Lisa Hansknecht can still remember her craziest day in Lansing. That’s because it was just last December, during the most recent lame duck session.
“We call it the ‘silly season,’” said Hansknecht, Oakland Schools’ director of Government and Community Services.
Also, it wasn’t just one day, but actually several strung together where her and Oakland Schools’ Director of Government Relations Education Policy and Research David Randels basically lived at the Capital building in Lansing making sure the last-minute created laws didn’t negatively affect Oakland Schools.
“Emotions start going, there’s junk food everywhere,” Hansknecht laughed. “When you work those kind of hours, you become friends with the legislative staff. There’s a lot of comradery.”
As advocates for Oakland Schools, it’s David and Lisa’s job to be activists on behalf of Oakland Schools, either persuading members of Congress to vote for a bill that Oakland Schools is in favor of, or, convincing them not to vote for a law Oakland Schools believes will be of detriment to public education.
“So much of how we run schools and educate kids is now dictated by law,” explained Hansknecht. “Because of that we need to have someone who can translate education speak to legislative speak back and forth and build those relationships.”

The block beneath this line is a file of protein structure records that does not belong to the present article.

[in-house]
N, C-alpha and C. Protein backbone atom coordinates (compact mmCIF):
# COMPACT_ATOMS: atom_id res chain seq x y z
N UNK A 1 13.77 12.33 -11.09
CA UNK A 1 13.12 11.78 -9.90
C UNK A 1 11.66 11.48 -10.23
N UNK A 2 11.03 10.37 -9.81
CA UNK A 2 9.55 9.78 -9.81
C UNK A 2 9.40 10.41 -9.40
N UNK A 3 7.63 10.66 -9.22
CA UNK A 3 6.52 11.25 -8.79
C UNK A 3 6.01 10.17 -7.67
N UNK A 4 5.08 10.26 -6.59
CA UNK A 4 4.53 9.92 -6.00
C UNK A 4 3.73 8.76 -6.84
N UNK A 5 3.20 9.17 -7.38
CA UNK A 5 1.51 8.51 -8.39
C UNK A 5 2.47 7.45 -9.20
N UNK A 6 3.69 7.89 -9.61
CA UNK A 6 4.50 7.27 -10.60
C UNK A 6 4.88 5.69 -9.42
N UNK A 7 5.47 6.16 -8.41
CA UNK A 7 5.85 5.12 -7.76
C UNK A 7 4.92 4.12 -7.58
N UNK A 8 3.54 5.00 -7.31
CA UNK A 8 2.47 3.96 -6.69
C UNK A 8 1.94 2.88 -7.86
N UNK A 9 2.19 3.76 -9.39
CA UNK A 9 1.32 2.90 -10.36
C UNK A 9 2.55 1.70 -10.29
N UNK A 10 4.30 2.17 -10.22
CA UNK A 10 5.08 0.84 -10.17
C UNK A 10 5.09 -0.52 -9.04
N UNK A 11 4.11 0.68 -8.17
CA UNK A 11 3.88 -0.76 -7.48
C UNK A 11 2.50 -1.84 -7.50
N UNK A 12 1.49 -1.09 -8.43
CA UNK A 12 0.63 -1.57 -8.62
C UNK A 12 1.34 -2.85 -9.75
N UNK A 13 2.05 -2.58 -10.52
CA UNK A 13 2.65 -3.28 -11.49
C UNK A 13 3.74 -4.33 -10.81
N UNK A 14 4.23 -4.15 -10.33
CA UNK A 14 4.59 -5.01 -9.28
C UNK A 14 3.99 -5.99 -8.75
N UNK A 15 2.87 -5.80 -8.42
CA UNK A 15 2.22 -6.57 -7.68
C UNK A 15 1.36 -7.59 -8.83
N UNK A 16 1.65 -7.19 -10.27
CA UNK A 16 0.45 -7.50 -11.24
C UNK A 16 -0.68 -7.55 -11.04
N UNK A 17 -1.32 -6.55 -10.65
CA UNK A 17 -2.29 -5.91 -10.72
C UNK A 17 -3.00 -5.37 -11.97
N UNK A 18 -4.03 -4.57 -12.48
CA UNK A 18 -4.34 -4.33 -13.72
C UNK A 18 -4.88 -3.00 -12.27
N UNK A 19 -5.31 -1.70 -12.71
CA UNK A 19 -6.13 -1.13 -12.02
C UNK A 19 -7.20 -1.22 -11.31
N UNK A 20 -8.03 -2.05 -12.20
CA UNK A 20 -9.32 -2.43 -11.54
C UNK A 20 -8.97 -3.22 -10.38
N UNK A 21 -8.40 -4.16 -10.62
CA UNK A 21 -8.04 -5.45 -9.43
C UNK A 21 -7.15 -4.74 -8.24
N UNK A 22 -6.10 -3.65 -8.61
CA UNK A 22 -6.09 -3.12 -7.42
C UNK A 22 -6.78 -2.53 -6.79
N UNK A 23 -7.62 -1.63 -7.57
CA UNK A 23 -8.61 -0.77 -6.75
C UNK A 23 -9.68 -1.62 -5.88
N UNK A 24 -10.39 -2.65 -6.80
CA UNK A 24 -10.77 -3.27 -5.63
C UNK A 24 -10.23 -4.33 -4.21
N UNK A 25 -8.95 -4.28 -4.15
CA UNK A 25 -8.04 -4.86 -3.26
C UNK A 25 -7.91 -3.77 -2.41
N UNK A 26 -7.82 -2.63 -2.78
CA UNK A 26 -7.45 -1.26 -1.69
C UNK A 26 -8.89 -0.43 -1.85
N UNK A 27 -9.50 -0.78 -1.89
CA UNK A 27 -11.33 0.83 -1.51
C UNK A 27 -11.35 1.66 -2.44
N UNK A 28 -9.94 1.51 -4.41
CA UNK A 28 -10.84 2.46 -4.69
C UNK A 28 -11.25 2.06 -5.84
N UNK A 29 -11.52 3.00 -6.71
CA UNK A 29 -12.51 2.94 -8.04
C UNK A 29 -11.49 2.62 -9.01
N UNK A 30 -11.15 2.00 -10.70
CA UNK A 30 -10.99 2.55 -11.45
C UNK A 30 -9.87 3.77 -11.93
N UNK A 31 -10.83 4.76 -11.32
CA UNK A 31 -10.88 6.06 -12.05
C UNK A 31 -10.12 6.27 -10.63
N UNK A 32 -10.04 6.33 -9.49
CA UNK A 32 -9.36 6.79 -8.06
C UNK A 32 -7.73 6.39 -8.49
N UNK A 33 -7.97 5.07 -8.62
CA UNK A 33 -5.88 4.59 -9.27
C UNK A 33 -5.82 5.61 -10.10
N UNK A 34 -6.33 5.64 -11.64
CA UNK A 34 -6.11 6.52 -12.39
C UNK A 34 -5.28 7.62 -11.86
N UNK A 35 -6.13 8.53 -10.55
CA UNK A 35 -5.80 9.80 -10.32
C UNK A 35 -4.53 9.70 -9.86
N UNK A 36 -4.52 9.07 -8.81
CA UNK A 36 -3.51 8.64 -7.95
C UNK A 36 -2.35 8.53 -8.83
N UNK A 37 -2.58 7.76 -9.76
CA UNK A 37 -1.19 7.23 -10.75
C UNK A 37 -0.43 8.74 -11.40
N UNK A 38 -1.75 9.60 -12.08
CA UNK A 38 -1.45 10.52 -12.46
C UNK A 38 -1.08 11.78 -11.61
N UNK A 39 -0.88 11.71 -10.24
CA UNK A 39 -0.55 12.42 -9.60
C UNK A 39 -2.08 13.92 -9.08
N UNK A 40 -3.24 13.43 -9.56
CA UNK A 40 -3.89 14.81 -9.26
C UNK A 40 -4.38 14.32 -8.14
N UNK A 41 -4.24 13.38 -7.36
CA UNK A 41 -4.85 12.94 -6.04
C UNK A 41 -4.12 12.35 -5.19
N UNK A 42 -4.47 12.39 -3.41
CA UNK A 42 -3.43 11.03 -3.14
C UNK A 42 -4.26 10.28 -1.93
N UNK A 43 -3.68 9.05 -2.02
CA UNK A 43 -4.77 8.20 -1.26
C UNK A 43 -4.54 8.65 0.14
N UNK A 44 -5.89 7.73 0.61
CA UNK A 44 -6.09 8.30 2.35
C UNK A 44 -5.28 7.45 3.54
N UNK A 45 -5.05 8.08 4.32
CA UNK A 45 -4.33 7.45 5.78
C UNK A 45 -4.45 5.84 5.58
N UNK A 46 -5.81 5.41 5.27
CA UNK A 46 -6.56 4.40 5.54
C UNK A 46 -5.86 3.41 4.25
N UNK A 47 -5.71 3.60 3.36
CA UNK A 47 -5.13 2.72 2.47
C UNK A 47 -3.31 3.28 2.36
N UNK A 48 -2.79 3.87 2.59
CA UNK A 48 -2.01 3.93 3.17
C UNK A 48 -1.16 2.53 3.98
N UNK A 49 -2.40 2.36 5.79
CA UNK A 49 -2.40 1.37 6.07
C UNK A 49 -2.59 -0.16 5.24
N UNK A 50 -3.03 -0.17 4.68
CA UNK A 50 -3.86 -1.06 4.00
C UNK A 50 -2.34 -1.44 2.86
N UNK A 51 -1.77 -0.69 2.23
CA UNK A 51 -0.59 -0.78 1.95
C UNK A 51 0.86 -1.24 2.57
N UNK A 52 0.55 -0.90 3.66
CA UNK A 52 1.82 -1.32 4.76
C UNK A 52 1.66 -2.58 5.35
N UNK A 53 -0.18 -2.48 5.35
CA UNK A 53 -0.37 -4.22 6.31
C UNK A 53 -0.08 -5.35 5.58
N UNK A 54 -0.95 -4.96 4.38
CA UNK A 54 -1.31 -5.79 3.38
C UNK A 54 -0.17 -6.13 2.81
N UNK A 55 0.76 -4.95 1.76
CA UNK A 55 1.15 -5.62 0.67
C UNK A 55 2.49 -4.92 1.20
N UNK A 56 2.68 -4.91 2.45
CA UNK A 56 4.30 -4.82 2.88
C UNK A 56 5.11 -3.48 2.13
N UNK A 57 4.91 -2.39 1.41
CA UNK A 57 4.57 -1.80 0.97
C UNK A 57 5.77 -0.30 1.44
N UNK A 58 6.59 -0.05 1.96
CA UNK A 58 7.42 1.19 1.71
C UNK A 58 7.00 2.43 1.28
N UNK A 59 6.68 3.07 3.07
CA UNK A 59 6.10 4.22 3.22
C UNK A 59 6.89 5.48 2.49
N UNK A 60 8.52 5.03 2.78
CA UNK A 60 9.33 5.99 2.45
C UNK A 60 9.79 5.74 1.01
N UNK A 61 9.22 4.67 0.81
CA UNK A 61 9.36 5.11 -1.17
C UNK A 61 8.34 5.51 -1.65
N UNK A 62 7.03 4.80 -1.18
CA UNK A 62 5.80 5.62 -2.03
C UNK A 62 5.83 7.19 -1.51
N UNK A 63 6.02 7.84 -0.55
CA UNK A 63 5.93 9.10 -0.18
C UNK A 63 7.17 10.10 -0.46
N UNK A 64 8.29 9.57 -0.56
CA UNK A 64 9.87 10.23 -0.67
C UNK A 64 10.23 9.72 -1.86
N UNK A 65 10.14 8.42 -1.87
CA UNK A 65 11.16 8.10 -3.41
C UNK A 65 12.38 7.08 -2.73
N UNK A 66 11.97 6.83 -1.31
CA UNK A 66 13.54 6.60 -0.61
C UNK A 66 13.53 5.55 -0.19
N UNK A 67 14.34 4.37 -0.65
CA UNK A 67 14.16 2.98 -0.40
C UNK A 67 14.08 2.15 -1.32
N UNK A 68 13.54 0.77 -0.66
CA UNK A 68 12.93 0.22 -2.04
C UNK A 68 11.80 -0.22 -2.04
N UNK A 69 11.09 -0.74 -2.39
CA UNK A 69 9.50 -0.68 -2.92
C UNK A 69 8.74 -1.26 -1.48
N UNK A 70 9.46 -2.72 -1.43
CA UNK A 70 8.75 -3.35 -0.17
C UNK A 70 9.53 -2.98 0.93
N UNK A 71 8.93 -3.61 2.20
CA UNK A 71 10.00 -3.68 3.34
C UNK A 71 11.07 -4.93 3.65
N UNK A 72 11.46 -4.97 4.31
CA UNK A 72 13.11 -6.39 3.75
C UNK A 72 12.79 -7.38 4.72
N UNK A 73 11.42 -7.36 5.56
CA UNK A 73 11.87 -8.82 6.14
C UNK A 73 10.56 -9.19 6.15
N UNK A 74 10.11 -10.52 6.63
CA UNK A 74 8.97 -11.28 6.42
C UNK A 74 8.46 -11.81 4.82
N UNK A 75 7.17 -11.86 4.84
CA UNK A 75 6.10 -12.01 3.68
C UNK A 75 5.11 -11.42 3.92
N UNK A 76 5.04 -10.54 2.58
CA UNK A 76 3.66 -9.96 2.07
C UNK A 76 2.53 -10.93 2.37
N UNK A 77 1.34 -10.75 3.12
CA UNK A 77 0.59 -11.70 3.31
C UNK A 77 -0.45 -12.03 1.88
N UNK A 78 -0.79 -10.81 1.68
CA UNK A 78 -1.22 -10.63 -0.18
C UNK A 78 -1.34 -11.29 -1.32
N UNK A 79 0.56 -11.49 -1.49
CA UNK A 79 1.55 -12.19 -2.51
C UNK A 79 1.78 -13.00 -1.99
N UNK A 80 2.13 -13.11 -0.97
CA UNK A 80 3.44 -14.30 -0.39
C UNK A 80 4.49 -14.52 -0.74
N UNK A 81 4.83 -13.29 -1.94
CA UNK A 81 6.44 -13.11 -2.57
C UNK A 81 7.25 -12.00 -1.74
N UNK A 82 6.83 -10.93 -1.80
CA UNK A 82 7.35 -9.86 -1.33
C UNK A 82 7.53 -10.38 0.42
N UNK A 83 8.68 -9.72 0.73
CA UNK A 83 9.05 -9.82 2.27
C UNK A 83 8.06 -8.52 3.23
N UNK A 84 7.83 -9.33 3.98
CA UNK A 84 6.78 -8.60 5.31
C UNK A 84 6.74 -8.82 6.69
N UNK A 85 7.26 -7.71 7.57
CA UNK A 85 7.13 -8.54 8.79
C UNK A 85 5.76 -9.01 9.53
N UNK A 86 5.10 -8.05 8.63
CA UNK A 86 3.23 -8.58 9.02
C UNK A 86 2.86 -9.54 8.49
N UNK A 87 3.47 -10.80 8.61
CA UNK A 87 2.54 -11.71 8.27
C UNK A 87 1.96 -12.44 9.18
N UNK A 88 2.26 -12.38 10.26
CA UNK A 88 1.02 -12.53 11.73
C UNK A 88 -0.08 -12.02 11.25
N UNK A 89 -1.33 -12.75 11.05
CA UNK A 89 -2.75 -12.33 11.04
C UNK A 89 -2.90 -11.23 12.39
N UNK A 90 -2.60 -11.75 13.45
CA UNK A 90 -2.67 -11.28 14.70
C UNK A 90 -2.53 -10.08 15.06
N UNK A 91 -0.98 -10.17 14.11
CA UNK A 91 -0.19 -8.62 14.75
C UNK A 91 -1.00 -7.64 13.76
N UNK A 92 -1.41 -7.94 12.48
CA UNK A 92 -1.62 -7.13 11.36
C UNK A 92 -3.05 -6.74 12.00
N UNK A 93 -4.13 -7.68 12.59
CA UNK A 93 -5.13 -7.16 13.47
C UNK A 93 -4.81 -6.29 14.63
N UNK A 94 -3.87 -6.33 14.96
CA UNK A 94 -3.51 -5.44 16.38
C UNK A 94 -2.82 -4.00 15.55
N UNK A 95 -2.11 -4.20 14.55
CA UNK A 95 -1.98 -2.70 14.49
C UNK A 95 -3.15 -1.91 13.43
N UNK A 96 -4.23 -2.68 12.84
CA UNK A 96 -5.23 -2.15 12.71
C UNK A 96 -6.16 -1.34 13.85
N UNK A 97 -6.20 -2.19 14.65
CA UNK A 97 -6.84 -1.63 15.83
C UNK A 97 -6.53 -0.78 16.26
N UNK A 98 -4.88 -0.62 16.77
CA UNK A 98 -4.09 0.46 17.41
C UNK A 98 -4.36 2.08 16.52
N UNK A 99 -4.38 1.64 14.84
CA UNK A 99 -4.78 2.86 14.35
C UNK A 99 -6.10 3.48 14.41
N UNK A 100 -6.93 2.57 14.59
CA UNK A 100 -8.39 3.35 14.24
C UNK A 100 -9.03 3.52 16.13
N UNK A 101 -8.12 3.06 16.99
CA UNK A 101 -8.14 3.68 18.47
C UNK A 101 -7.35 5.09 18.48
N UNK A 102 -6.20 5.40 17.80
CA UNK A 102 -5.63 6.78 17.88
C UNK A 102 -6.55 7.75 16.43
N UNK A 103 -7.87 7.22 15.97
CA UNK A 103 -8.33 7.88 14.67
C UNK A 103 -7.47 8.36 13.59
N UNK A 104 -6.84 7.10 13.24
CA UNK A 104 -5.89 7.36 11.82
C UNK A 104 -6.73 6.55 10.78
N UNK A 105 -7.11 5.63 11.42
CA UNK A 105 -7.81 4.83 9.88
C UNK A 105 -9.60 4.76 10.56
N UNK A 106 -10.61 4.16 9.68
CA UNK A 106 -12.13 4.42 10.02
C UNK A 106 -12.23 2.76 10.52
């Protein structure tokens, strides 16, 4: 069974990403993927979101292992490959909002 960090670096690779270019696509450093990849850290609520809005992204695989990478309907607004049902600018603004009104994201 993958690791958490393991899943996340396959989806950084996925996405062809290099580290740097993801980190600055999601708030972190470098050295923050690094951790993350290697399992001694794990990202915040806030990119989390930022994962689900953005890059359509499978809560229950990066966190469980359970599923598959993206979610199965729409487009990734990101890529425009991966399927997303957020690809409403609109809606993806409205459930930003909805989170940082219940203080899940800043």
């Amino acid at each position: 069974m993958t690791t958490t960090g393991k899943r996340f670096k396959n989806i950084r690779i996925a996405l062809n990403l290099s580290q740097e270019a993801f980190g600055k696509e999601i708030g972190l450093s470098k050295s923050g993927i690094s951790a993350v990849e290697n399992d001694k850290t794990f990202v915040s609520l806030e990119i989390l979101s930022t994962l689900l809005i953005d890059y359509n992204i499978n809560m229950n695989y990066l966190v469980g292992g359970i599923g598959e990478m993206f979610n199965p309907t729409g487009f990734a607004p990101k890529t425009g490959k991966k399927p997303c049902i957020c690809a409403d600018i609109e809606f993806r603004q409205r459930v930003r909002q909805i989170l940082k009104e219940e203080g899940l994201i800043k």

Some of the convincing takes place over relationships they have worked at since the legislator was first elected, or, sometimes, it comes down to right before a vote.
“It’s much easier to fix a problem before it becomes a bill and, if it is going to become a bill, before that bill is introduced,” explained Hansknecht.
Hansknecht said when she and Randels are representing “Oakland Schools,” it means they are speaking on behalf of all of the superintendents in Oakland County. They are also interested in hearing any concerns Oakland Schools’ staff may have and advocating on their behalf.
One of their main tasks is keeping relationships with legislators and the Department of Education up to date, as well as continually teaching those representatives about the latest important issues in education.
“Half of the job is every two years we get from five to ten new legislators in the county who know nothing about public education and certainly nothing about what an intermediate school district is,” said Hansknecht. “We have to teach them.”
When Randels and Hansknecht aren’t cultivating relationships or advocating on important issues in Lansing, they can be found reading the new bills that have been introduced or doing research on the latest education issues. Hansknecht said although there are a variety of education issues each year, there are always mainstays such as budget, curriculum and the whether school should start before or after Labor Day.
Hansknecht and Randels encourage Oakland Schools’ staff to help keep them aware of the latest education issues.
“Please reach out to us,” said Hansknecht. “If you hear something, a new bill idea or if the group you are working with is supporting, or against something specific to a law, we want to hear that.”
Sarah Davis is the communications specialist at Oakland Schools.